ALUMNI CLASnotes Semester, Year

 

Bookbeat


New books from CLAS alumni and faculty

Florida's IndiansFlorida's Indians: from Ancient Times to the Present
Jerald T. Milanich
(Anthropology, BA '67, MA '68, PhD '71)
University Press of Florida

(from book jacket)
Written for a general audience, this book is lavishly illustrated with full-color drawings and photographs. It skillfully integrates the latest archaeological and historical information about the Sunshine State's Native Americans, connecting the past and present with modern place-names, and it gives a proud voice to Florida's rich Indian heritage.

(excerpt)
That the lives of the Florida Indians changed dramatically during the colonial period is abundantly clear. In 1513 they had never seen a horse or a cow. A century and a half later they were raising these animals. It is no exaggeration to say that La Florida rested on the shoulders and backs of Florida Indians.


Haunted BodiesHaunted Bodies: Gender and Southern Texts
Edited by Anne Goodwyn Jones (English) and Susan V. Donaldson
University Press of Virginia

(from book jacket)
In Haunted Bodies, Anne Goodwyn Jones and Susan V. Donaldson have brought together some of our most highly regarded southern historians and literary critics to consider race, gender, and texts through three centuries and from a wealth of vantage points.

(excerpt)
Analyses of gender in American studies have tended to assume that the contours of gender that developed in the first half of the nineteenth century in the American North can be successfully generalized elsewhere.... Yet a moment's thought will make it clear that such gender assumptions could not work so smoothly for people in the American South, white or black, rich or poor, slave or free. For manhood, the notion of "the free play of individual interests" in a rigidly hierarchical and paternalistic society or of gaining social status through achievement rather than birth in a culture based on family lineage had to remain only a gleam in the eye for the Southerner born with the wrong blood or condition of servitude and without a silver spoon in his mouth.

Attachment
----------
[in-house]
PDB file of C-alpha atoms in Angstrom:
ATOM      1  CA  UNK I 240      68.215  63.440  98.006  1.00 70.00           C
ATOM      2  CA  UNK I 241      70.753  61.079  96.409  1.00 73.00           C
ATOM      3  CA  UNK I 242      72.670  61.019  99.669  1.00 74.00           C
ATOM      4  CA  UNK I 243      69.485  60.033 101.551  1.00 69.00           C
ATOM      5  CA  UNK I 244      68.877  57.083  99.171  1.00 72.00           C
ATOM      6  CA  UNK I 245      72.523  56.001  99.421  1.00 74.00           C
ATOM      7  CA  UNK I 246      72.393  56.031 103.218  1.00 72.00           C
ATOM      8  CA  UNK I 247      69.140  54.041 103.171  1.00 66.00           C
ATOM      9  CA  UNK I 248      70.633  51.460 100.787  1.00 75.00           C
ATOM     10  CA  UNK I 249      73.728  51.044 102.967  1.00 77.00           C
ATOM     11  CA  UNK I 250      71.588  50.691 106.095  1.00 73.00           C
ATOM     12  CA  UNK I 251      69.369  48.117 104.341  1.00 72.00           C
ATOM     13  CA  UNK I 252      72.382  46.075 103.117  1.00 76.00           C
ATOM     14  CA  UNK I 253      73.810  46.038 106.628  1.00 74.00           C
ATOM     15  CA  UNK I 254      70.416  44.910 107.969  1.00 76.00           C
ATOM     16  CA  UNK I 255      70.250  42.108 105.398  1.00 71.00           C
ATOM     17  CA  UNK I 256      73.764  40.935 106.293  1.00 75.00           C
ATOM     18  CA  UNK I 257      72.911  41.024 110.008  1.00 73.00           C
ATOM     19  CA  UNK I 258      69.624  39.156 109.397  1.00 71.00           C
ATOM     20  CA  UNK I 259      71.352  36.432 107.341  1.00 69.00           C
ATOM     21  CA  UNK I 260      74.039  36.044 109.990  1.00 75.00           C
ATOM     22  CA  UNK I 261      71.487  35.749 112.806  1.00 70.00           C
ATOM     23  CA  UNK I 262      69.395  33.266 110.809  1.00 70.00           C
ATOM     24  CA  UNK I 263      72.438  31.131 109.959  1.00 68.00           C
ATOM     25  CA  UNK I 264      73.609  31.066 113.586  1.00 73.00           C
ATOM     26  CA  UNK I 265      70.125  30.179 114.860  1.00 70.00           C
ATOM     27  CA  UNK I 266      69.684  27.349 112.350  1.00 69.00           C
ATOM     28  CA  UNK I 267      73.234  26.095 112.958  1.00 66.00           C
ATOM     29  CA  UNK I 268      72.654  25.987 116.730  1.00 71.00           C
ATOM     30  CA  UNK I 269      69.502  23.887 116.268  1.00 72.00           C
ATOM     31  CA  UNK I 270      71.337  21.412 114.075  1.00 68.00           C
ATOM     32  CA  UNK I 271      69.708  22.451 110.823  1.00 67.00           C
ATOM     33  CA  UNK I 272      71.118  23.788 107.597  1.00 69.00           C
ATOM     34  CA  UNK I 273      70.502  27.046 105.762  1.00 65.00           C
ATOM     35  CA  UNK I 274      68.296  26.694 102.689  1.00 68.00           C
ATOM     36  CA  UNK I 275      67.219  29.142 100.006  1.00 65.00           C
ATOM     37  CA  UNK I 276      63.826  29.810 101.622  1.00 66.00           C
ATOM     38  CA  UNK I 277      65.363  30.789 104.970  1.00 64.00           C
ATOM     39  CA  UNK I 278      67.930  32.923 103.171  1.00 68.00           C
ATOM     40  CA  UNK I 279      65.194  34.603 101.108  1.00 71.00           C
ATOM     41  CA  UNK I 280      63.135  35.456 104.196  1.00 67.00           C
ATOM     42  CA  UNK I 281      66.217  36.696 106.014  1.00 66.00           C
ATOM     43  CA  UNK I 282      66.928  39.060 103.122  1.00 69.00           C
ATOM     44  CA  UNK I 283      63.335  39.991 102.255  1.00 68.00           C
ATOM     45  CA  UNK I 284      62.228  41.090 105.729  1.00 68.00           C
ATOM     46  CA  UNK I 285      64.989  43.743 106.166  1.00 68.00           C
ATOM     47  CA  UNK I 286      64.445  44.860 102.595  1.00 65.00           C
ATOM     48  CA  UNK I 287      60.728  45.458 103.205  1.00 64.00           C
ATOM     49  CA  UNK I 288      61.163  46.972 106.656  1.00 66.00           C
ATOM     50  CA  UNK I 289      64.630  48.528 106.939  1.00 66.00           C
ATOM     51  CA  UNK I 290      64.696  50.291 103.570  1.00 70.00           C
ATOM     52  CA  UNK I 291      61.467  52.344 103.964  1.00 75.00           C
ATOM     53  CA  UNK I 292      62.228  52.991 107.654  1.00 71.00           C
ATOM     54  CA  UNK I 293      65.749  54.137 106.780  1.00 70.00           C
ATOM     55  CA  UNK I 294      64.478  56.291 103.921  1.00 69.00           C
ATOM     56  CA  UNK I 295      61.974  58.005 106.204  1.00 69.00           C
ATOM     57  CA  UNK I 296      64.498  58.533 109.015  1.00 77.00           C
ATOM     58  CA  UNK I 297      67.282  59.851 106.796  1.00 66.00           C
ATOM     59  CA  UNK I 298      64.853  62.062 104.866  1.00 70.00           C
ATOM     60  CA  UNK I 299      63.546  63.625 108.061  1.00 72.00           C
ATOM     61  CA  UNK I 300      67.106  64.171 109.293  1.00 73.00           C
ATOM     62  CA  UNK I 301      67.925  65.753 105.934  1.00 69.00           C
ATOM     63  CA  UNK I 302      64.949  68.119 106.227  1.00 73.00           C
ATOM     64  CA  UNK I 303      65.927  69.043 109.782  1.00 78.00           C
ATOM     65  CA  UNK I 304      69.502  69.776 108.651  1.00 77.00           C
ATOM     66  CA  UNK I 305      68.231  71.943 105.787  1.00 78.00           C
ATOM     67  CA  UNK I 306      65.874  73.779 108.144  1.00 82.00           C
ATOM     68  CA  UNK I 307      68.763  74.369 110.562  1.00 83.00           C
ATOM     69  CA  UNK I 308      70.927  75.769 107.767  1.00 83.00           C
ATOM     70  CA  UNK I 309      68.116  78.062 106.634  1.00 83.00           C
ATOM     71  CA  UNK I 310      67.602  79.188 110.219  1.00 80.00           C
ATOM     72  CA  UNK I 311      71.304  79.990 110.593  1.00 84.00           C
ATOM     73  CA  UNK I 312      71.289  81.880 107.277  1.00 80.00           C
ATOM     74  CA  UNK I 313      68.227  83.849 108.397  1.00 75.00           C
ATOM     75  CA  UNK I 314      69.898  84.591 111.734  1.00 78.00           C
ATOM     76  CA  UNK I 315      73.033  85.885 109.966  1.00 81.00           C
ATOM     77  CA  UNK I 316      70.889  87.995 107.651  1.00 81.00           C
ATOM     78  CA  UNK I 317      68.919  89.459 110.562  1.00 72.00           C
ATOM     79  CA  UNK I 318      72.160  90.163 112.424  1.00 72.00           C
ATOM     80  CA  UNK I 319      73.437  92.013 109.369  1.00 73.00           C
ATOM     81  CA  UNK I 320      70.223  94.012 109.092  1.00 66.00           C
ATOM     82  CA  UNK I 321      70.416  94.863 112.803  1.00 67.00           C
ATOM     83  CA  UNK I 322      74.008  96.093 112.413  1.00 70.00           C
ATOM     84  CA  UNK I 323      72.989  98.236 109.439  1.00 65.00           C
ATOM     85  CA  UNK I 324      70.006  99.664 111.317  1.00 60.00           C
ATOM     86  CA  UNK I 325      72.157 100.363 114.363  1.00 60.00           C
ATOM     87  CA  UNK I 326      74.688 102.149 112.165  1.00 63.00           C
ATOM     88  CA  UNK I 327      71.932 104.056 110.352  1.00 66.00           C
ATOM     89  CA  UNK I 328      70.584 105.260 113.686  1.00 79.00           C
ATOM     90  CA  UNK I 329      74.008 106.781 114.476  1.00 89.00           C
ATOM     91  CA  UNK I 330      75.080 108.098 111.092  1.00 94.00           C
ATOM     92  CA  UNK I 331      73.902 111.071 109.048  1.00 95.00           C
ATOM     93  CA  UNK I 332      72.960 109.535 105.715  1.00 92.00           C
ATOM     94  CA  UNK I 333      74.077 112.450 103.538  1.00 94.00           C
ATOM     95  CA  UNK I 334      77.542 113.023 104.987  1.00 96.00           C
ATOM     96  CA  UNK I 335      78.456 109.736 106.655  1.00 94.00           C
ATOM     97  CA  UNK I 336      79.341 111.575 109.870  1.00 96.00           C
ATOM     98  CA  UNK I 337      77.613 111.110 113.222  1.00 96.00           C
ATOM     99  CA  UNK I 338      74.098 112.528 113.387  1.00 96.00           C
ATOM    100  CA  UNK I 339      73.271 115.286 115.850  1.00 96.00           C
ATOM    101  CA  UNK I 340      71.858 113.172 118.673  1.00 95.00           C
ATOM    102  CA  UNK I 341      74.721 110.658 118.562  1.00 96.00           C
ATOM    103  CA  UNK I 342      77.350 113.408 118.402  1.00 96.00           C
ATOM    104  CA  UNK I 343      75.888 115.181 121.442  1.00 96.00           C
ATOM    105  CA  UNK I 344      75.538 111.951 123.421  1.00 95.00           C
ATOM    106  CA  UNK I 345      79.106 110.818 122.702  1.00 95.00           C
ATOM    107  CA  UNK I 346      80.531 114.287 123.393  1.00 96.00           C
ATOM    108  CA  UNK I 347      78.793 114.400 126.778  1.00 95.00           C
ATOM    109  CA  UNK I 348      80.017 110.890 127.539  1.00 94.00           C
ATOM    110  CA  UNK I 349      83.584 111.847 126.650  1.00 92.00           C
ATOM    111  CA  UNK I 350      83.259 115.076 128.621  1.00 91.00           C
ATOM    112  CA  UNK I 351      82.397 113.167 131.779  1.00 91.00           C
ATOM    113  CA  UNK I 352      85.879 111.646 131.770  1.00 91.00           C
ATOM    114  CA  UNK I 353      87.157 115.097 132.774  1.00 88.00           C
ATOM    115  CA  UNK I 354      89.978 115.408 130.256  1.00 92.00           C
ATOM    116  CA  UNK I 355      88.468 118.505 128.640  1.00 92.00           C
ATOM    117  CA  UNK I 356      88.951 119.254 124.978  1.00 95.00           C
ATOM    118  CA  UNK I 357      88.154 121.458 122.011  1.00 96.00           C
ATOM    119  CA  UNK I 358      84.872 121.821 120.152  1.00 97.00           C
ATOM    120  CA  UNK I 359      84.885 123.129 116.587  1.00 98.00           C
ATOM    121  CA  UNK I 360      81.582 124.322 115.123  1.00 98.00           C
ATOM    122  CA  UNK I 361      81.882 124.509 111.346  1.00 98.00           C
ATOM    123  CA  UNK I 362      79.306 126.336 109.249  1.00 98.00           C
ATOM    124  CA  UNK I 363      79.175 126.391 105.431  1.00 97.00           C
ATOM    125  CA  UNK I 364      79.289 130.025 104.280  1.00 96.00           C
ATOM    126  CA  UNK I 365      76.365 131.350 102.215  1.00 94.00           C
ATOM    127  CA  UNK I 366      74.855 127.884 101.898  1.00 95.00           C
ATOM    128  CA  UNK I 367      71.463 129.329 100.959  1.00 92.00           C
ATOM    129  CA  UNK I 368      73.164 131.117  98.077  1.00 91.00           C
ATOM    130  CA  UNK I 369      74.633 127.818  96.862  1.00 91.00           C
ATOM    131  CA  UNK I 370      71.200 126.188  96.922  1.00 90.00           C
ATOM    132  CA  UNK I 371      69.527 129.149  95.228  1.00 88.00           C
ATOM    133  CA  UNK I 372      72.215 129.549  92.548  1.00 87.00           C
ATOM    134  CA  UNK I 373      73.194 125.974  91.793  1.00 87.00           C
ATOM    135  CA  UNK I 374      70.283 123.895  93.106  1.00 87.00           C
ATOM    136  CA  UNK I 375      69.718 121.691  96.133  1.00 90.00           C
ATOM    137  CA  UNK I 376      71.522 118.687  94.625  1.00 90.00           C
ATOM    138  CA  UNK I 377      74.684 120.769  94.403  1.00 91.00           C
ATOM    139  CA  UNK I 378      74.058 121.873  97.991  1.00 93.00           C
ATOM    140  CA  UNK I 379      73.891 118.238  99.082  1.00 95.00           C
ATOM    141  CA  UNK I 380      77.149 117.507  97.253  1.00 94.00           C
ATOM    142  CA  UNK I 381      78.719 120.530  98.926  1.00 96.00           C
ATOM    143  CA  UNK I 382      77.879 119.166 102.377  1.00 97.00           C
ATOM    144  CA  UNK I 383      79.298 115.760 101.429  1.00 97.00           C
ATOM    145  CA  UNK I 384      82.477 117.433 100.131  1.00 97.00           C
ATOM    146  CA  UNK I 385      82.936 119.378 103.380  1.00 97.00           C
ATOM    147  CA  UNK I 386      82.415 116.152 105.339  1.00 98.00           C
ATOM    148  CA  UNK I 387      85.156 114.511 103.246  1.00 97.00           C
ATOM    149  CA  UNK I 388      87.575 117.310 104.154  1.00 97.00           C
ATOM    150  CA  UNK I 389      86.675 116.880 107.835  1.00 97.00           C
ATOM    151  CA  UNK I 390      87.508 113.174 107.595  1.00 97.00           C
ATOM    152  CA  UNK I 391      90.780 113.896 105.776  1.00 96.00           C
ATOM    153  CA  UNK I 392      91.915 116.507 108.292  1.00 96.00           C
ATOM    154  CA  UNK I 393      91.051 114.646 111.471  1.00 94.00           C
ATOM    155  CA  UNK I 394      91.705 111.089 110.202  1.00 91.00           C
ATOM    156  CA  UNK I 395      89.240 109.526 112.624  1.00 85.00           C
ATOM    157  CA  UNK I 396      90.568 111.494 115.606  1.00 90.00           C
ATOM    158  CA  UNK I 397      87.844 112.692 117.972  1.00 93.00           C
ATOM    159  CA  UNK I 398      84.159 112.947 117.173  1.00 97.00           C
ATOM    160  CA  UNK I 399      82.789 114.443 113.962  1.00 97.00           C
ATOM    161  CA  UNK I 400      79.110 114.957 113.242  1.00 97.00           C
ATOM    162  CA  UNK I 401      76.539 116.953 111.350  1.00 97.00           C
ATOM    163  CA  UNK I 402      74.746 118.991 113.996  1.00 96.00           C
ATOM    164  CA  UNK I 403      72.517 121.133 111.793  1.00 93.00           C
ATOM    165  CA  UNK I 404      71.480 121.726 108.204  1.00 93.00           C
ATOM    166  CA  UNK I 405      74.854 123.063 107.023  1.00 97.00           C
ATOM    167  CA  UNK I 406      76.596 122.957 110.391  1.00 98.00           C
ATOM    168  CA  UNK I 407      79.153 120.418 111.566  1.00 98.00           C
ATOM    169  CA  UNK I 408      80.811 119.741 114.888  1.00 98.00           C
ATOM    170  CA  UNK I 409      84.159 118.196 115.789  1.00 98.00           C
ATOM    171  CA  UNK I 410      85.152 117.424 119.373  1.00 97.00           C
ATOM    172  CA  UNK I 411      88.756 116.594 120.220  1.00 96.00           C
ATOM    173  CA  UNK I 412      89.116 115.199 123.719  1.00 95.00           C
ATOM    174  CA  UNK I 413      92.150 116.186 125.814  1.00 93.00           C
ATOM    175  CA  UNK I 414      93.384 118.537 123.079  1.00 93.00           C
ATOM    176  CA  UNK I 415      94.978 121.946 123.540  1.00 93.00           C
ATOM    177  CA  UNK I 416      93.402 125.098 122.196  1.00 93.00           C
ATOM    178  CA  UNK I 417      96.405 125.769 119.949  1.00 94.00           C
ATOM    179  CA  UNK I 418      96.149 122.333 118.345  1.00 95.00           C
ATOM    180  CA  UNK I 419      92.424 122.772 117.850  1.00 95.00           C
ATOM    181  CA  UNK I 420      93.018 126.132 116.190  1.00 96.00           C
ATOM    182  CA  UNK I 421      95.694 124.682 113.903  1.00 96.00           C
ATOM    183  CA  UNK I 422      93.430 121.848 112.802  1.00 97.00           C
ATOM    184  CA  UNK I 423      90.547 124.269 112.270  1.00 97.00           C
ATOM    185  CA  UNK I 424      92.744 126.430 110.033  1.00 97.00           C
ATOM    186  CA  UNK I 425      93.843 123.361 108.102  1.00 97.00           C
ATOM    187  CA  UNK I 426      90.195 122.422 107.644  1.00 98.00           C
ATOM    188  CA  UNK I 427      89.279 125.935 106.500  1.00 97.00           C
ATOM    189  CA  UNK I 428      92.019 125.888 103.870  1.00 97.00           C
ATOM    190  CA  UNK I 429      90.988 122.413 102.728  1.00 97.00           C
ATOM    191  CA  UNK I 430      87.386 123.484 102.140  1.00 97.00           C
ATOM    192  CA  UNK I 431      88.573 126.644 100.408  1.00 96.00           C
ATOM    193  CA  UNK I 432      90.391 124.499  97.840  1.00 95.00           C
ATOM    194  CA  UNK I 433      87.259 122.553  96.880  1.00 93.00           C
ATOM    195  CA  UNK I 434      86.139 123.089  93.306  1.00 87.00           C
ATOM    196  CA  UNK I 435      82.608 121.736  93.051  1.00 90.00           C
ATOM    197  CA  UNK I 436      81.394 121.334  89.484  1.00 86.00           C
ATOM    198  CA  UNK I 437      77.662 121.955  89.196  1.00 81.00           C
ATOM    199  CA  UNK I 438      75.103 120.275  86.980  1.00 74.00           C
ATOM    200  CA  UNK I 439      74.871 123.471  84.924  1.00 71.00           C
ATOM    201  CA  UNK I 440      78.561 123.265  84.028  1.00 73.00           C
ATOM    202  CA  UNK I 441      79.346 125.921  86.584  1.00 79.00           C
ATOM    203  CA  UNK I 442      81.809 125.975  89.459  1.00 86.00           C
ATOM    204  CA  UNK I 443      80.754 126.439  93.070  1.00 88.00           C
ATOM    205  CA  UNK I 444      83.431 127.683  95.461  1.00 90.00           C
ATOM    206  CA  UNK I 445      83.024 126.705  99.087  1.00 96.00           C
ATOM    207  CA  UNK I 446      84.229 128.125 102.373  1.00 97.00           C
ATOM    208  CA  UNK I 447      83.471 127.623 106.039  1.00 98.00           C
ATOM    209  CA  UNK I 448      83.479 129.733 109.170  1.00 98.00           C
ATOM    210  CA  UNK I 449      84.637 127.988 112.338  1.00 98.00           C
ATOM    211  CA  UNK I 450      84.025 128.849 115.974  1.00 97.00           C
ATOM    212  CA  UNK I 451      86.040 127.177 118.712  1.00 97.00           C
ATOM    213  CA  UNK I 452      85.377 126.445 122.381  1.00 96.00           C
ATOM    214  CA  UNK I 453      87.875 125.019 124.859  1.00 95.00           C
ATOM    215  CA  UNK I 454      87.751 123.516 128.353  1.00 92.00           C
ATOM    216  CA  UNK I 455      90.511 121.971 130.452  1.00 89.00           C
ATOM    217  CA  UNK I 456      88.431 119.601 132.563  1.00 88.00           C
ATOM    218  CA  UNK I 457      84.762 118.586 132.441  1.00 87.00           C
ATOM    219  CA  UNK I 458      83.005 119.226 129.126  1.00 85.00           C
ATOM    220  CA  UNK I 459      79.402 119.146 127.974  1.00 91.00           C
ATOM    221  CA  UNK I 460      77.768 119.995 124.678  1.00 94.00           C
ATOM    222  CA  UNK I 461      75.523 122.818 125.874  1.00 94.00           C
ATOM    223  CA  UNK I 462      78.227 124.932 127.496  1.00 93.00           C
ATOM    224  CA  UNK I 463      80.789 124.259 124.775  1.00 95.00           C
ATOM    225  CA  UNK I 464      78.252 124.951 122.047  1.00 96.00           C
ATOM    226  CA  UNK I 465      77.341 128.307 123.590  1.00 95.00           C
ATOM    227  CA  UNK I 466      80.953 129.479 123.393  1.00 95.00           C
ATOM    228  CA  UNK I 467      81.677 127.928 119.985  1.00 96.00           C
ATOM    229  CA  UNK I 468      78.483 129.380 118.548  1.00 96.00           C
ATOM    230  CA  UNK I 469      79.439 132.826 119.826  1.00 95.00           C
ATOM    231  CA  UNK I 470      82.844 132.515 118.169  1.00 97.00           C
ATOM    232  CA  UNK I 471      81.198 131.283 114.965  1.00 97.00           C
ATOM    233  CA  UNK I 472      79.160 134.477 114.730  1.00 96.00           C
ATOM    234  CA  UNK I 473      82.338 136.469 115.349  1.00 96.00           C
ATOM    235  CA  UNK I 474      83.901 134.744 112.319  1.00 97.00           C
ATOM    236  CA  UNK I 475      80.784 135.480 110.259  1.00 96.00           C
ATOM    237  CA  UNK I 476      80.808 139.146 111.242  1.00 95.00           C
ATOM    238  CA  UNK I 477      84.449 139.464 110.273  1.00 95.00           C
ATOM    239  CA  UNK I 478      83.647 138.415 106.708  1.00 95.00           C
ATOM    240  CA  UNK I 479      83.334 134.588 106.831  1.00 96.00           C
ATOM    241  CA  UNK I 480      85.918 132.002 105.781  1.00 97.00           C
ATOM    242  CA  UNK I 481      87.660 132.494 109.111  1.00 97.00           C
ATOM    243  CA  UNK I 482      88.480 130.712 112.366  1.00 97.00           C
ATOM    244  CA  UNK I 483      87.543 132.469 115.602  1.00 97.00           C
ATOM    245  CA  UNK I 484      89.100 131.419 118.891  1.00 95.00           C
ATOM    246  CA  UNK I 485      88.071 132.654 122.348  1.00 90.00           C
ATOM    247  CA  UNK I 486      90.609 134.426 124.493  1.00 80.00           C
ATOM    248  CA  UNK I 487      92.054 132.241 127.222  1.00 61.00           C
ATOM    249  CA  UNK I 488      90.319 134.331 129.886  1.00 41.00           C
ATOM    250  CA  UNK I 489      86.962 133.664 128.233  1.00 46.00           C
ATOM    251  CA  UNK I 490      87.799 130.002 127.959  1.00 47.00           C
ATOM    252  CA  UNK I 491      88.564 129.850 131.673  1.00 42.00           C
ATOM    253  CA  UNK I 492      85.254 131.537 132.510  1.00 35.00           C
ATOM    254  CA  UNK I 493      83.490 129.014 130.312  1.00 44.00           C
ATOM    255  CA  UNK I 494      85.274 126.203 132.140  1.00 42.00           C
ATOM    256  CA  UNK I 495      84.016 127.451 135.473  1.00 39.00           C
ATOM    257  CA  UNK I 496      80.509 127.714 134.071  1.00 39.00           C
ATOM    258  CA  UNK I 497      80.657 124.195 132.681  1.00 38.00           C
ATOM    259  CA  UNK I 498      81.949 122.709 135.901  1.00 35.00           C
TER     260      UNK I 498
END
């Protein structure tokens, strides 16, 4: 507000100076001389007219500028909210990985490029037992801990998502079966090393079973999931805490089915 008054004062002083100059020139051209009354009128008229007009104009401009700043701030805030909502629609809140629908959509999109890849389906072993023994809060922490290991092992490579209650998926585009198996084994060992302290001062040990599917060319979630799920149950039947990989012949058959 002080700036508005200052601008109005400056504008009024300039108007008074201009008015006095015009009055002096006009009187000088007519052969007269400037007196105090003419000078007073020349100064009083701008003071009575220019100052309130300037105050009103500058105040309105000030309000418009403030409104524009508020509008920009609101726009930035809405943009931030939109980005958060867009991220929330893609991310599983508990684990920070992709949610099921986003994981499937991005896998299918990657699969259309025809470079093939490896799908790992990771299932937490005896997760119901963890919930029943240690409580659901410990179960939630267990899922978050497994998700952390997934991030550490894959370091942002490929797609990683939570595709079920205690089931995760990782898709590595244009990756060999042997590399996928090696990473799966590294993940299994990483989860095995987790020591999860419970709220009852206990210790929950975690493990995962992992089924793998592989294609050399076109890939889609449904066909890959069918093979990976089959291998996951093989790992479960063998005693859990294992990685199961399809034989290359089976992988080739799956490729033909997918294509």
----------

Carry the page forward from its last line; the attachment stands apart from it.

Alligator TalesAlligator Tales
Compiled by Kevin McCarthy (English)
Pineapple Press

(from book jacket)
Collected here are true (and tongue-in-cheek) accounts of alligators and the people who have hunted them, been attacked by them, and tried to save them from extinction. Journey through the Everglades with 1800s Seminoles. Go along with a "Northern girl" as she shoots "my first alligator in my gloves and veil." And learn how modern alligator hunters go about their business, which hasn't changed much in the last hundred years or so.

(excerpt)
The University of Florida began using a gator for its mascot back in 1907. At that time, Philip Miller, who owned a stationery store in Gainesville, Florida, was visiting his son at the University of Virginia in Charlottesville. When he tried to order some University of Florida pennants there to sell in Gainesville, Miller suggested the alligator.... When the pennant maker admitted that he had never seen an alligator and could therefore not design one for the pennants, Miller's son went to the local library, found a picture of a gator in a book, and presented a copy to the pennant maker. When the pennants arrived in Gainesville in time for the 1908 football season, the blue banners had on them a large orange alligator--and a mascot was born.